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Home Features Moses and The West Wing: can academics help make policy?
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TAGS Public policy, science, Crawford School of Economics and Government, academics, Policy
Do academics and bureaucrats mix? Their shared motivations — and goal differences — are important to the policymaking process, according to the boss of Australia’s peak science body.
There are a few fully-fledged fantasies about the way academics give policy advice to government. Let’s look at two: the Moses and The West Wing models.
In our Moses scenario parliamentarians sit — like students — waiting to be nourished with knowledge only the professor can provide. The professor hands down the tablet of wisdom, and the students depart to spread the word through reinvigorated public policy.
In The West Wing model, the president, faced with a wicked problem, calls on his old Harvard pal to solve it. Said professor swoops in, applies his mind to the issues at hand and, despite a few ethically challenging moments and bit of high drama, saves the day.
These are deliberate simplifications but they touch some truths — and probably more prejudices — held by both academics and bureaucrats.
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Catriona Jackson is CEO of the peak body Science & Technology Australia. She has a 28-year history in government, media and strategic communications and has worked as a senior adviser to the federal government.
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A government department that doesn’t have academics, business leaders, NGOs etc as major stakeholders is doomed in todays interconnected world. No one body or person holds the unique answer to all questions. Internet/external communication and discussion about policy leads to quality outputs that serve more than the political masters. Therein lies the rub of the matter. How brave are those in power and public office to share knowledge on policy direction in order to achieve the best results for the tax payer and the country.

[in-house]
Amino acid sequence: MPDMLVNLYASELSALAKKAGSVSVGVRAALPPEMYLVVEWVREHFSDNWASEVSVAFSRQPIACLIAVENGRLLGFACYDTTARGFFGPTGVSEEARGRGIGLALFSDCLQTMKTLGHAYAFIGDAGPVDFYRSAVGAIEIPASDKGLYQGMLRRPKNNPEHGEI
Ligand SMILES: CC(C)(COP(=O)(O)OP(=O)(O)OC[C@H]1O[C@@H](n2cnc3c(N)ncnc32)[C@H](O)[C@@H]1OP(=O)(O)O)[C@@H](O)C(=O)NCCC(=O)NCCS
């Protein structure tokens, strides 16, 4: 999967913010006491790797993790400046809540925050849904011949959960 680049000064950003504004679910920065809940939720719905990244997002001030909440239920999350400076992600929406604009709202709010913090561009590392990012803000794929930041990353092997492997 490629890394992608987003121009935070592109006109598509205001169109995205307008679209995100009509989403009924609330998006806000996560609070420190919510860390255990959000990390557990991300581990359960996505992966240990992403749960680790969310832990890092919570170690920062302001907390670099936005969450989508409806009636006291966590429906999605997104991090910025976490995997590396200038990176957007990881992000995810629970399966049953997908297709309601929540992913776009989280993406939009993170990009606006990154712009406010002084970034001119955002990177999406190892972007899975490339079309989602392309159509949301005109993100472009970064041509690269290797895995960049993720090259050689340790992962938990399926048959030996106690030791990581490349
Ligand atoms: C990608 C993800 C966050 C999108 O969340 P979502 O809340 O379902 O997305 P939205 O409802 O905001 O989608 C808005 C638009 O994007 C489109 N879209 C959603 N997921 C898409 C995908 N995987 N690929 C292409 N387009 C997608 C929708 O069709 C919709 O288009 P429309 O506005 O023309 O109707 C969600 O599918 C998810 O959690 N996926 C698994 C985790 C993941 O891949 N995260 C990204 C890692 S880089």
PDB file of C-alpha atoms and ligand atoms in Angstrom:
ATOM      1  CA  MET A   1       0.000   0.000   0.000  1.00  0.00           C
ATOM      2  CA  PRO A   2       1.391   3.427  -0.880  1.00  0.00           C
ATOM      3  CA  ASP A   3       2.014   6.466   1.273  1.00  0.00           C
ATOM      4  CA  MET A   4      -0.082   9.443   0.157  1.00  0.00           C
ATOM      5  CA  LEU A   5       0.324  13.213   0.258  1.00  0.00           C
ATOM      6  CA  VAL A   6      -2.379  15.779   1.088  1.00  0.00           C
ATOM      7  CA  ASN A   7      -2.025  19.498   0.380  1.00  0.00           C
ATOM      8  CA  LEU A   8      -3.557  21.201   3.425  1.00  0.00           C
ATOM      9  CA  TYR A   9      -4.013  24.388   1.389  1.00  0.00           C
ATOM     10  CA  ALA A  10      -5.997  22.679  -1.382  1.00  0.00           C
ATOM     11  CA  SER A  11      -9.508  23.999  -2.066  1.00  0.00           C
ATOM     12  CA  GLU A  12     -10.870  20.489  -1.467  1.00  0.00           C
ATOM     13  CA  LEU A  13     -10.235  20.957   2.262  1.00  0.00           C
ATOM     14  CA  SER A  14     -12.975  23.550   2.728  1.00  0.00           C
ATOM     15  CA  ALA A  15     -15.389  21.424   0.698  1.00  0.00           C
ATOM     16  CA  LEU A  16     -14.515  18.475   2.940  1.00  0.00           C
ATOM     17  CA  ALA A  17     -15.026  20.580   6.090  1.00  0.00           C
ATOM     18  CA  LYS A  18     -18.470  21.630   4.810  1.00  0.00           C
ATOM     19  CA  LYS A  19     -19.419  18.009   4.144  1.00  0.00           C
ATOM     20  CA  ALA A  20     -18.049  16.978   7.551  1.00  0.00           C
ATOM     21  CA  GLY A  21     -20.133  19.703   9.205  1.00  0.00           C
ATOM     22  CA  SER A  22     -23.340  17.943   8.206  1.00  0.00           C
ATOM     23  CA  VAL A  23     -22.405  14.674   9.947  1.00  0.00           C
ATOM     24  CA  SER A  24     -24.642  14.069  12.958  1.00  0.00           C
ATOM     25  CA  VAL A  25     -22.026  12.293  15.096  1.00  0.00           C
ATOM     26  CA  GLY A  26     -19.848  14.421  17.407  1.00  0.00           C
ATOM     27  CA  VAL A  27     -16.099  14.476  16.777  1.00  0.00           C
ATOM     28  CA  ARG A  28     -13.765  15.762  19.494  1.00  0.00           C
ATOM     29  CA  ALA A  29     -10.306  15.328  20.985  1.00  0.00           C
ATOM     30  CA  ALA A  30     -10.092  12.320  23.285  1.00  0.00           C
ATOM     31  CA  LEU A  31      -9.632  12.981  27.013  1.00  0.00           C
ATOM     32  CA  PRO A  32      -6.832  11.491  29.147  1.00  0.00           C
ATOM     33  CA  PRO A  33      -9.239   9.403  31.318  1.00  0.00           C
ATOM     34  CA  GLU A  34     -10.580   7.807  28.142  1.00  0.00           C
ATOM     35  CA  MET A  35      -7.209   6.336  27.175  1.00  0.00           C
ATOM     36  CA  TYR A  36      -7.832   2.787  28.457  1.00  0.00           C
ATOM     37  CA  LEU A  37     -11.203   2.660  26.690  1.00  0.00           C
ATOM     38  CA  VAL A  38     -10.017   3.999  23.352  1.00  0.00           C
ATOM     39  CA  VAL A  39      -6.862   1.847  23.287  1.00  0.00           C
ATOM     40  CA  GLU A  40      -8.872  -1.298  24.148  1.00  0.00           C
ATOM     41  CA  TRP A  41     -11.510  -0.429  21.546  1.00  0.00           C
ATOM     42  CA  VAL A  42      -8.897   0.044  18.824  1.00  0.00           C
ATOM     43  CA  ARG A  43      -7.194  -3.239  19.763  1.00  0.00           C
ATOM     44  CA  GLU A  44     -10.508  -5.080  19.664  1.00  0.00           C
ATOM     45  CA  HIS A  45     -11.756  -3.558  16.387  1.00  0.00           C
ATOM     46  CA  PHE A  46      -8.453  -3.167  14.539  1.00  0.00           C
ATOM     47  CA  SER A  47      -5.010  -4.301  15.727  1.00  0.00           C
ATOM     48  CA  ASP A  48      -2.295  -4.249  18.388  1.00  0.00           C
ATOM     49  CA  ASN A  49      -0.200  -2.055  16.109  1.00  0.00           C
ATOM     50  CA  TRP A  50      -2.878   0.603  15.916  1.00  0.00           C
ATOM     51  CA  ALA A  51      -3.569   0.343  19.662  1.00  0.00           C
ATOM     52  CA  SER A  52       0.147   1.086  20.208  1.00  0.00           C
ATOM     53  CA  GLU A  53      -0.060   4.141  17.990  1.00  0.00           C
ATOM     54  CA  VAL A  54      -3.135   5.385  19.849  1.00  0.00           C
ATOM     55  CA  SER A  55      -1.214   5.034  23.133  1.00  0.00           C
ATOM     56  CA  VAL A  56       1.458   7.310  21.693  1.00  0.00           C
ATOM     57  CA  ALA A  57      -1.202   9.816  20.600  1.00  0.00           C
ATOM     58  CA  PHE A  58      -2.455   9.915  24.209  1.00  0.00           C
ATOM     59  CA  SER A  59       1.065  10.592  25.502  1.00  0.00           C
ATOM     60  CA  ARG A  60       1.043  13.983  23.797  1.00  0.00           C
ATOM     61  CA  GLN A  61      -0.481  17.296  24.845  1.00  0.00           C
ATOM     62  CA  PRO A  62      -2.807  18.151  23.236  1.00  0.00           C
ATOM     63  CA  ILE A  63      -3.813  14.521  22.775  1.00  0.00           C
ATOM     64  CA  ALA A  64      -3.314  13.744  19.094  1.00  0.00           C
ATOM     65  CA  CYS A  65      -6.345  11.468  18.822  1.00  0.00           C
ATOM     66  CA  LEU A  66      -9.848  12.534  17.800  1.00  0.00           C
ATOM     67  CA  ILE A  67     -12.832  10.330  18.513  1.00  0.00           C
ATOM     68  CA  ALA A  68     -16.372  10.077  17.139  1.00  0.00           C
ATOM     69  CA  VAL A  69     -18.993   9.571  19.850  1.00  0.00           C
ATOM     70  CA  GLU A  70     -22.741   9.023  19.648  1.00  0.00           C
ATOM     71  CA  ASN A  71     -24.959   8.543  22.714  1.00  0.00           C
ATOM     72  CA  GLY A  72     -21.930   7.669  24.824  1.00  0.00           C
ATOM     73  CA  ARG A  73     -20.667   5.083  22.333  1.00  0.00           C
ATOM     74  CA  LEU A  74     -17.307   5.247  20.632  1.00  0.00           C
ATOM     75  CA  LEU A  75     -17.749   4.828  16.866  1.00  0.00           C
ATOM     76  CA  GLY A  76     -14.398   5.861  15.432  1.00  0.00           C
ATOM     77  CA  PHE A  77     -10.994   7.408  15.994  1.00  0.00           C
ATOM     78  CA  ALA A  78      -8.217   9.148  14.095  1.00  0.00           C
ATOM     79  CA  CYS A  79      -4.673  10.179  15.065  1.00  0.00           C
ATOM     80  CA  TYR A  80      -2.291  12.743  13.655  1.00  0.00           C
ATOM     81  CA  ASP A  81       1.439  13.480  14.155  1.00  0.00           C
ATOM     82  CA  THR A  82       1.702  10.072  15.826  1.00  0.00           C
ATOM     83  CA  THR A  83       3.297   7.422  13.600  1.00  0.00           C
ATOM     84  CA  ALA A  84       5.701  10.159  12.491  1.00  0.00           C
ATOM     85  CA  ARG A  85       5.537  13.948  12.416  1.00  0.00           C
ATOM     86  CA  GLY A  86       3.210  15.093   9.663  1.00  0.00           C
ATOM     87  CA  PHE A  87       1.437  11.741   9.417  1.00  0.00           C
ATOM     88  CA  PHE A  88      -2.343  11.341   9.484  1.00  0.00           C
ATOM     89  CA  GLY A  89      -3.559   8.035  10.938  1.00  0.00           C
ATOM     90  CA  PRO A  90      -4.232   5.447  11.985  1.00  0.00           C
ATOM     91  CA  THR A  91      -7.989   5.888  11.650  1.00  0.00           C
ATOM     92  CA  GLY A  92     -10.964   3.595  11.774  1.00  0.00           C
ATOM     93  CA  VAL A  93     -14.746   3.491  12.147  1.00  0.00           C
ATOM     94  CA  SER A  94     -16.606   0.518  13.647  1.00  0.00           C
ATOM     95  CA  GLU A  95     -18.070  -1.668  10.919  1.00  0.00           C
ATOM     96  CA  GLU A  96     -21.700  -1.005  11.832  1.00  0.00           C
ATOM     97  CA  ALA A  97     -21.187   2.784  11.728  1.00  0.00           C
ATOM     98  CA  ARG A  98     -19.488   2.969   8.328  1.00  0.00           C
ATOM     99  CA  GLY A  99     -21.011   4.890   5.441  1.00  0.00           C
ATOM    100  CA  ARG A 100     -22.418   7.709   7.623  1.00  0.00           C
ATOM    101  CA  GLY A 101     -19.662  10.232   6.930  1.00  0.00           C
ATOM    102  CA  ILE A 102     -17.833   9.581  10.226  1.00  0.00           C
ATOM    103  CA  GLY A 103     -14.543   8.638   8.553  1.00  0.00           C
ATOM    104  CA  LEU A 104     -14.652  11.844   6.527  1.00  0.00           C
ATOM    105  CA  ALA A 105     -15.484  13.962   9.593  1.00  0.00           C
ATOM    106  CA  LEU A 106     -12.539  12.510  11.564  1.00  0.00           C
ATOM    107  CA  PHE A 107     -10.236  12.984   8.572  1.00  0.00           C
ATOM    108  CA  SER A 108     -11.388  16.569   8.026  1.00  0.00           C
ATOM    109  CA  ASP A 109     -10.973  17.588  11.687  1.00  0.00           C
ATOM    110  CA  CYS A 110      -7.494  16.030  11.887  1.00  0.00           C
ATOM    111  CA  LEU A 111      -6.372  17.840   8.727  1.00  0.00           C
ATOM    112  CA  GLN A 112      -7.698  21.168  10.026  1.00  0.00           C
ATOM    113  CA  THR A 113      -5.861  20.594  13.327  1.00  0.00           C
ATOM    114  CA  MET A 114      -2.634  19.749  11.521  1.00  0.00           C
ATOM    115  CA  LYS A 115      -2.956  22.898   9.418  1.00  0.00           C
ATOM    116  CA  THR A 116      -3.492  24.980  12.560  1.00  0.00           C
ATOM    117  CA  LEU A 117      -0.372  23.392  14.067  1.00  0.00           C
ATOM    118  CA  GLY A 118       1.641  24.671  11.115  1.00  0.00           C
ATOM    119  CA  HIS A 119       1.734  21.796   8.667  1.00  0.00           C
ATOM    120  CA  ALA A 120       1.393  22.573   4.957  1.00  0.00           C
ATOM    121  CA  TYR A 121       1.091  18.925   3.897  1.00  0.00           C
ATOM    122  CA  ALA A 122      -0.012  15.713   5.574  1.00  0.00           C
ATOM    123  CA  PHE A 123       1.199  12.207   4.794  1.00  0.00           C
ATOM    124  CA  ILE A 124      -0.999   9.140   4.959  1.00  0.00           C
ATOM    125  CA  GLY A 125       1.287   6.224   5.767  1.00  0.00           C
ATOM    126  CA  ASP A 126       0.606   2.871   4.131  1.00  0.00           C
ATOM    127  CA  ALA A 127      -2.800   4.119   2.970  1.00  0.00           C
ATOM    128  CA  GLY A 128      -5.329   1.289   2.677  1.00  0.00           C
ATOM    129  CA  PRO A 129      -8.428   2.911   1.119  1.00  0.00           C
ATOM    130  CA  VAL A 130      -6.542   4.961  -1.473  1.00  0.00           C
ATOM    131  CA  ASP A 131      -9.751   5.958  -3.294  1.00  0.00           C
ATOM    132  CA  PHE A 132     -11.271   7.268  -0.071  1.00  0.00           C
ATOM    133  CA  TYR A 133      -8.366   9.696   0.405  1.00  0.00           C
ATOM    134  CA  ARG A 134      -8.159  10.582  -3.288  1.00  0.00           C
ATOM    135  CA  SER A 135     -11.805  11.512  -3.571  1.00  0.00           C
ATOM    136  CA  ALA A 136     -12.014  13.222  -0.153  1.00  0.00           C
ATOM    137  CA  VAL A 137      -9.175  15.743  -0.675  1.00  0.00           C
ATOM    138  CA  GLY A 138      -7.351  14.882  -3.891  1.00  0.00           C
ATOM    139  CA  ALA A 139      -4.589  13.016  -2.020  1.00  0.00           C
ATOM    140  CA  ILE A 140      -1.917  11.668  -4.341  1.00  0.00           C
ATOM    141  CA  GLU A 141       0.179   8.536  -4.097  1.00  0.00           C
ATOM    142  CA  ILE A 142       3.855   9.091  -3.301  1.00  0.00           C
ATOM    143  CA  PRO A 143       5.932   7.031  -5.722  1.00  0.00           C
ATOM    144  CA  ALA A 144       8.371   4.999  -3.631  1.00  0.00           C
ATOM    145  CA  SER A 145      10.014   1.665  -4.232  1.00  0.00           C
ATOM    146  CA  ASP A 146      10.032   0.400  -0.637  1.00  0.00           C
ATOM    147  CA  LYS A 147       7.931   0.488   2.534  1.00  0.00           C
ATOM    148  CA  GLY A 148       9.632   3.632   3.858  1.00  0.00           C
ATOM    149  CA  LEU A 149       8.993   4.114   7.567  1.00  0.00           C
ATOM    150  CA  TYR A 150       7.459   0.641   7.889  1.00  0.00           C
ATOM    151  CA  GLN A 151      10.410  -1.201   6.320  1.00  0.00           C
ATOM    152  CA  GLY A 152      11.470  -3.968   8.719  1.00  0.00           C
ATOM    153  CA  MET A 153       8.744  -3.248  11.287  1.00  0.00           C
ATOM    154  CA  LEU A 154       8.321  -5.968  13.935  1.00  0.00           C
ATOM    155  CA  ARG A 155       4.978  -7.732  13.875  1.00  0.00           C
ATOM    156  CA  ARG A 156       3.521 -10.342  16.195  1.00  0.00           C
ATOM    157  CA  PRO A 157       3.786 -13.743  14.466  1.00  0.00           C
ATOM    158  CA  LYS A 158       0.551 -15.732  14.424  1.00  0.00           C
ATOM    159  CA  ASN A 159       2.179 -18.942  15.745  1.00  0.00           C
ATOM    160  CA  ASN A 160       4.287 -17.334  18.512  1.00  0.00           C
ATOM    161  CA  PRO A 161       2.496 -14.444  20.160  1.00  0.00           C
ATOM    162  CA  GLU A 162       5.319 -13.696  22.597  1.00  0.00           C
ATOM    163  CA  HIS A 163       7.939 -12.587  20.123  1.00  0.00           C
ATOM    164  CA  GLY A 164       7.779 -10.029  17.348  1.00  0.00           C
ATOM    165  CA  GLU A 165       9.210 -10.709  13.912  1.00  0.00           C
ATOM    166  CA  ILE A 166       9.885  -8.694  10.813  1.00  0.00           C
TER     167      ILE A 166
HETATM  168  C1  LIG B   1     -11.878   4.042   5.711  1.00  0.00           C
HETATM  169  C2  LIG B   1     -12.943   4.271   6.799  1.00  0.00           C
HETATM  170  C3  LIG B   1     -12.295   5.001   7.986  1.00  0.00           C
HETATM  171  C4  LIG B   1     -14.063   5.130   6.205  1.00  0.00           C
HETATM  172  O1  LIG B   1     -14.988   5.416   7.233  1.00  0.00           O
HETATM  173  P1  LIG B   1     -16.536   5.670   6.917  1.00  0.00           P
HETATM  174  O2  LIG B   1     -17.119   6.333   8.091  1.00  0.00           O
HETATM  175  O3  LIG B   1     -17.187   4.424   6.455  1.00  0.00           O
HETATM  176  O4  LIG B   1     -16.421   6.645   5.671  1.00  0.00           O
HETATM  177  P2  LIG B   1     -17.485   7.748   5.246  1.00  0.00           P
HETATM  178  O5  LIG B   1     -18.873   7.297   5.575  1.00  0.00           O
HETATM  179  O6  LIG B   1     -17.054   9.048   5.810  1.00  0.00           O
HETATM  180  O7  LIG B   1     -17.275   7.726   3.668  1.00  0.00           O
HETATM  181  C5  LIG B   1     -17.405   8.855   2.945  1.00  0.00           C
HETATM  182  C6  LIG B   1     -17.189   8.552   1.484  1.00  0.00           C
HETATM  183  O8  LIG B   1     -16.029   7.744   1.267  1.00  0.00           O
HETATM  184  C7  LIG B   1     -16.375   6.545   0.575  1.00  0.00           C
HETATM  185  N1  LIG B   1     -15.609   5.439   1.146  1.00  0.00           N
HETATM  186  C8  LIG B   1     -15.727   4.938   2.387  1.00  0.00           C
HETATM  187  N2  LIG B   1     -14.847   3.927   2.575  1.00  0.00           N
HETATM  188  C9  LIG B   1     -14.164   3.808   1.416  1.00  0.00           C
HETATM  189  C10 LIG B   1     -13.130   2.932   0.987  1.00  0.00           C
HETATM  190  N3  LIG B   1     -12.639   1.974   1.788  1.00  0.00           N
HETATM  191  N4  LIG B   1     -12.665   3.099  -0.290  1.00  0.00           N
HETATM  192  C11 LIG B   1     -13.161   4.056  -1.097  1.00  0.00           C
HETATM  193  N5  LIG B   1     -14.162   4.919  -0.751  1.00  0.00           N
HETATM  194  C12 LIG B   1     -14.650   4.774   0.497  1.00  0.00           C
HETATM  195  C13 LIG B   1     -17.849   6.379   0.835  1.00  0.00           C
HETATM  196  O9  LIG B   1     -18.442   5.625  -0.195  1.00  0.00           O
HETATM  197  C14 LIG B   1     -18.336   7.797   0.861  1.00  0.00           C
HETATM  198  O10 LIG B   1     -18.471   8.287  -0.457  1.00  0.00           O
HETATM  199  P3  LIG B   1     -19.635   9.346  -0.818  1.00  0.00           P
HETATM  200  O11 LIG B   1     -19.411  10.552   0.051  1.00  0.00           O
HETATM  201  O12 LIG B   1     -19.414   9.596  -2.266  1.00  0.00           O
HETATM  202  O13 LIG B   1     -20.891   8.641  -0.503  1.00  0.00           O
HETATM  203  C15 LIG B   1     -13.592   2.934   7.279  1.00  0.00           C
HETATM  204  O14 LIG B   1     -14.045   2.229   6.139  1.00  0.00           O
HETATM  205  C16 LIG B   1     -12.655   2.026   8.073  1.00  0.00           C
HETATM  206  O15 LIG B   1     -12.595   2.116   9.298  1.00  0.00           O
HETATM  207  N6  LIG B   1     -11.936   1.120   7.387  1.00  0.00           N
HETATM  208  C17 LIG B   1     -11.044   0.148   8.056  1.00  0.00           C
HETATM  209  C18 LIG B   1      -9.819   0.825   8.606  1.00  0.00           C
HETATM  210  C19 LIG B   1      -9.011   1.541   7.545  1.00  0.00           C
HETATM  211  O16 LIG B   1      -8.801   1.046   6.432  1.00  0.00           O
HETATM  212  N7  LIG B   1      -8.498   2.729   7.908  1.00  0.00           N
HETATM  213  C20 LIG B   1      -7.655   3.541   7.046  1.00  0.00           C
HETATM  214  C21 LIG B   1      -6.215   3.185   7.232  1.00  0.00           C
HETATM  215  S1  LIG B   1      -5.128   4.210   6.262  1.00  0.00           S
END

Evidence-based policy has gone out of fashion. The new paradigm is PS reacting to thought bubbles from Ministers and their offices. OK, that’s an exaggeration, but seeking advice from real experts seems to be rare these days.
Also important that academics seek out opportunities to work with government rather than wait for government to come to them. (Saw a sad example of this with a former Chief Scientist who, in the interests of maintaining ‘independence’ from gov’t, set up office in an ivory tower then complained that the PM and Ministers hadn’t come calling.)